The Carlyle Goes Smell-o-Rama

Kavi and David Moltz, the married couple behind the fragrance house D.S. & Durga, have earned a following among hip millennials and assorted celebrities (Alia Shawkat, Mindy Kaling, Aubrey Plaza) for their experiments in olfactory simulacra. The brand specializes in perfumes and candles that mimic offbeat phenomena: “Burning Barbershop” smells like charred beard oil and Barbicide; “Concrete After Lightning” evokes wet asphalt.

Recently, the Carlyle hotel reached out to the couple, both in their early forties, with a challenge: create an array of “wet amenities” (hospitality-industry lingo for shampoo, conditioner, and body wash) inspired by the hotel’s honeysuckle soap (a “dry amenity” that management has no plans to change). The Moltzes accepted. They live in a Bed-Stuy brownstone, and once a year they stash their two kids with the grandparents and splurge on a Carlyle staycation. This tradition began after their neighbor Hamilton Leithauser (best known as the singer in the band the Walkmen) took up an annual residency at the hotel’s Café Carlyle.

“On the last night of Ham’s shows, we always go to his artist’s suite for a party,” David said, seated in a velvet wingback chair in a Carlyle suite. Tall and blond, with the short-cropped beard favored by Vikings and Skarsgårds, he was wearing a navy blazer with a gold silk pocket square and unscuffed white sneakers. “Last time I brought cigars. Like, we were crushing cigars in there. And the wives were, like, ‘Dude, what the fuck? Those stink!’ ”

Kavi didn’t think the Carlyle minded. She is petite, of Indian descent, with long black hair, claret lipstick, and patent-leather platform loafers. “Like, they can’t say it’s O.K., but it’s, like, they want stuff to be happening within these walls.”

Seated on a windowsill, she was buzzing about a star sighting in the lobby. “I saw Bill fucking Murray downstairs,” she said, kicking her feet back and forth like a girl on a swing. She was wearing a baggy vintage Dior blazer in a shade she called “Carlyle yellow.”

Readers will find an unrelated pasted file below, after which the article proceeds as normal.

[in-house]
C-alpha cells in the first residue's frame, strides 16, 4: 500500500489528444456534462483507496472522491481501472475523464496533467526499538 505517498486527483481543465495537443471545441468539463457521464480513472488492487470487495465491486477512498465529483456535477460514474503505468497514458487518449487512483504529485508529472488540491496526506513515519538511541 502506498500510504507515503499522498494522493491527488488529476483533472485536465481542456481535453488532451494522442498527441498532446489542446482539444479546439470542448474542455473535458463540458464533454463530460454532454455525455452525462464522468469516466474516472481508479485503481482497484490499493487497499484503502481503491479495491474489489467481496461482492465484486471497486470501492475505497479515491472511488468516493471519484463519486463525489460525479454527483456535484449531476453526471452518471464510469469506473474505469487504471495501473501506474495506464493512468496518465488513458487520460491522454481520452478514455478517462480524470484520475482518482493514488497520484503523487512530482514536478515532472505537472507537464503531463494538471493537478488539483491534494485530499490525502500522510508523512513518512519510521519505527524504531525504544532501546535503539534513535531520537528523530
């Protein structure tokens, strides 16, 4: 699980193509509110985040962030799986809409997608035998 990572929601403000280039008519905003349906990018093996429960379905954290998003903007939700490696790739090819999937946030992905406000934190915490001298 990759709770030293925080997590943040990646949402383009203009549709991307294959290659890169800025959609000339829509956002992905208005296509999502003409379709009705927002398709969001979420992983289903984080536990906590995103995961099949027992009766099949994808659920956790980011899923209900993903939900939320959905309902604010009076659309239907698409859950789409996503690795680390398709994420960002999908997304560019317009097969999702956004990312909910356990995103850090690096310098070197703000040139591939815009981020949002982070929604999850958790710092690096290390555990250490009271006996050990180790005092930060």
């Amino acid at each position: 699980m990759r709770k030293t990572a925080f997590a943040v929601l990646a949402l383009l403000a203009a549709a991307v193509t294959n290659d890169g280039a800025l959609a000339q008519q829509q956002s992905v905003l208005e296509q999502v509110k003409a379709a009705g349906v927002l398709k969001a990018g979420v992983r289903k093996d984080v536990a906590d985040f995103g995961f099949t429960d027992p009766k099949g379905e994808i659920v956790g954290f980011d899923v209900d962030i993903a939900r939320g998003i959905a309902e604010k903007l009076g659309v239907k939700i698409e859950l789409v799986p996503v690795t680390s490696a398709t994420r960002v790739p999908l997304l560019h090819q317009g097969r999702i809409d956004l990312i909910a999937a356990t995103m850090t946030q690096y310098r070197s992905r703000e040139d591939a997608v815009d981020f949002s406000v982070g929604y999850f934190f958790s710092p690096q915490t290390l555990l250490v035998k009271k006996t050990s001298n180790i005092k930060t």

“It’s not quite Carlyle yellow,” David said, noting that the hotel’s upholstery was closer to dandelion.

Kavi rolled her eyes: “Whatever.”

The Moltzes met in 2007, outside a bar on the Lower East Side. David was working as a waiter at a vegan restaurant. Kavi was a junior employee at an architecture firm. Shortly into their relationship, David started noodling around with tinctures and oils to create his own fragrances. (He is a self-taught “nose.”) Kavi designed the bottles and logo. (“D.S.” comes from David’s first two initials; “Durga,” a Hindu goddess, was David’s pet name for his wife.) In 2008, they launched their business, and two years later they married. “We had no idea what we were doing,” Kavi said. “We thought it was an art project.” The perfume gained a cult following (David Beckham is said to wear “Cowboy Grass”), and the business moved to a large space in the Brooklyn Navy Yard. The brand now has stores in Williamsburg and SoHo, and will open a Los Angeles location in May.

When the Carlyle asked for a wet-amenities scent, the Moltzes upped the ante. They would make the honeysuckle-y liquids in teeny tubes for the in-room toilette, they said, and also wanted to launch a Carlyle perfume to be sold in the lobby, on their Web site, and at Bergdorf Goodman. (The scent launches this week.) David set to work. His first inspiration was linden blossoms. “I always make these studies of flowers, walking around New York,” he said. “Then there had to be citrus.” He spritzed a paper strip with the perfume and waved it in the air. “Then I really wanted to smell that kind of Old World, international sophistication, so you have that sandalwood-y, rose-y thing going on. The description is like a who’s who of perfume materials, so you take the most famous ingredients and put them together, like people hanging out downstairs at the bar. It’s a very uptown scent.”

The couple decided that it was time for a cocktail and headed down to the hotel’s Bemelmans Bar, lately clogged with Gen Z-ers, thanks to TikTok. Once seated at a table by the piano, they ordered a bottle of champagne and asked the waiter to bring a tray of the bar’s special cheese crackers. “I’d buy them in bulk if I could,” Kavi said, then whispered, “Don’t you think they probably come from Costco?”

They ruminated on the power of fragrance. “When I was six years old, I won a bottle of Pierre Cardin in a camp raffle,” David said. “And I fell in love with fragrances right then and there.”

Kavi said, “When we met, I was wearing Comme des Garçons Odeur 71. They don’t make it anymore.”

David closed his eyes and inhaled: “It smelled like hot light bulbs.” ♦

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